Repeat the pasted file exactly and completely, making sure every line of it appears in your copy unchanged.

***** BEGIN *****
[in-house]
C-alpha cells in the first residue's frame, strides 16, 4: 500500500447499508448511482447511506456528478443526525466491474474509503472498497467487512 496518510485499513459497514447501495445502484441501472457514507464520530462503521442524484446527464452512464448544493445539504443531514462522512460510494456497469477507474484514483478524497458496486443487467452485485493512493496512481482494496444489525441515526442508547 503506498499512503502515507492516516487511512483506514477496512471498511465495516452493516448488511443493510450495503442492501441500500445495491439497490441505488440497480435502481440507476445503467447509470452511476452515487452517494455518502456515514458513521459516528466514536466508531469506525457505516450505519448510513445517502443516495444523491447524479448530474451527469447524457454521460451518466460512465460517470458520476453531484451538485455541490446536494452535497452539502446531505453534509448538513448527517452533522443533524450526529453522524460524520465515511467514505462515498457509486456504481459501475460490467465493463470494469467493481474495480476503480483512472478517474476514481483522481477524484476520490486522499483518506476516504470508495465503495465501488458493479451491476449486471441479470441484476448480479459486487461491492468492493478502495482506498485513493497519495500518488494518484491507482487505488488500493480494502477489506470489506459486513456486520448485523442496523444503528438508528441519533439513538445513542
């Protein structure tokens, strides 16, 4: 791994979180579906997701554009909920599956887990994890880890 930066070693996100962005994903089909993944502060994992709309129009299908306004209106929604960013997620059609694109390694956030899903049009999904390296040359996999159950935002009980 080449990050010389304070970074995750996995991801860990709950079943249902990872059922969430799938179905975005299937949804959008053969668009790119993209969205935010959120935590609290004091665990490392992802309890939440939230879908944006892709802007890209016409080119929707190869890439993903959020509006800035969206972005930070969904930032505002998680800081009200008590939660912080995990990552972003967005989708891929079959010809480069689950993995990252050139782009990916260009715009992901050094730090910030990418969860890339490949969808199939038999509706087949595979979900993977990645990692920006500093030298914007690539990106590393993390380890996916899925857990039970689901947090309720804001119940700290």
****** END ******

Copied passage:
[in-house]
C-alpha cells in the first residue's frame, strides 16, 4: 500500500447499508448511482447511506456528478443526525466491474474509503472498497467487512 496518510485499513459497514447501495445502484441501472457514507464520530462503521442524484446527464452512464448544493445539504443531514462522512460510494456497469477507474484514483478524497458496486443487467452485485493512493496512481482494496444489525441515526442508547 503506498499512503502515507492516516487511512483506514477496512471498511465495516452493516448488511443493510450495503442492501441500500445495491439497490441505488440497480435502481440507476445503467447509470452511476452515487452517494455518502456515514458513521459516528466514536466508531469506525457505516450505519448510513445517502443516495444523491447524479448530474451527469447524457454521460451518466460512465460517470458520476453531484451538485455541490446536494452535497452539502446531505453534509448538513448527517452533522443533524450526529453522524460524520465515511467514505462515498457509486456504481459501475460490467465493463470494469467493481474495480476503480483512472478517474476514481483522481477524484476520490486522499483518506476516504470508495465503495465501488458493479451491476449486471441479470441484476448480479459486487461491492468492493478502495482506498485513493497519495500518488494518484491507482487505488488500493480494502477489506470489506459486513456486520448485523442496523444503528438508528441519533439513538445513542
């Protein structure tokens, strides 16, 4: 791994979180579906997701554009909920599956887990994890880890 930066070693996100962005994903089909993944502060994992709309129009299908306004209106929604960013997620059609694109390694956030899903049009999904390296040359996999159950935002009980 080449990050010389304070970074995750996995991801860990709950079943249902990872059922969430799938179905975005299937949804959008053969668009790119993209969205935010959120935590609290004091665990490392992802309890939440939230879908944006892709802007890209016409080119929707190869890439993903959020509006800035969206972005930070969904930032505002998680800081009200008590939660912080995990990552972003967005989708891929079959010809480069689950993995990252050139782009990916260009715009992901050094730090910030990418969860890339490949969808199939038999509706087949595979979900993977990645990692920006500093030298914007690539990106590393993390380890996916899925857990039970689901947090309720804001119940700290």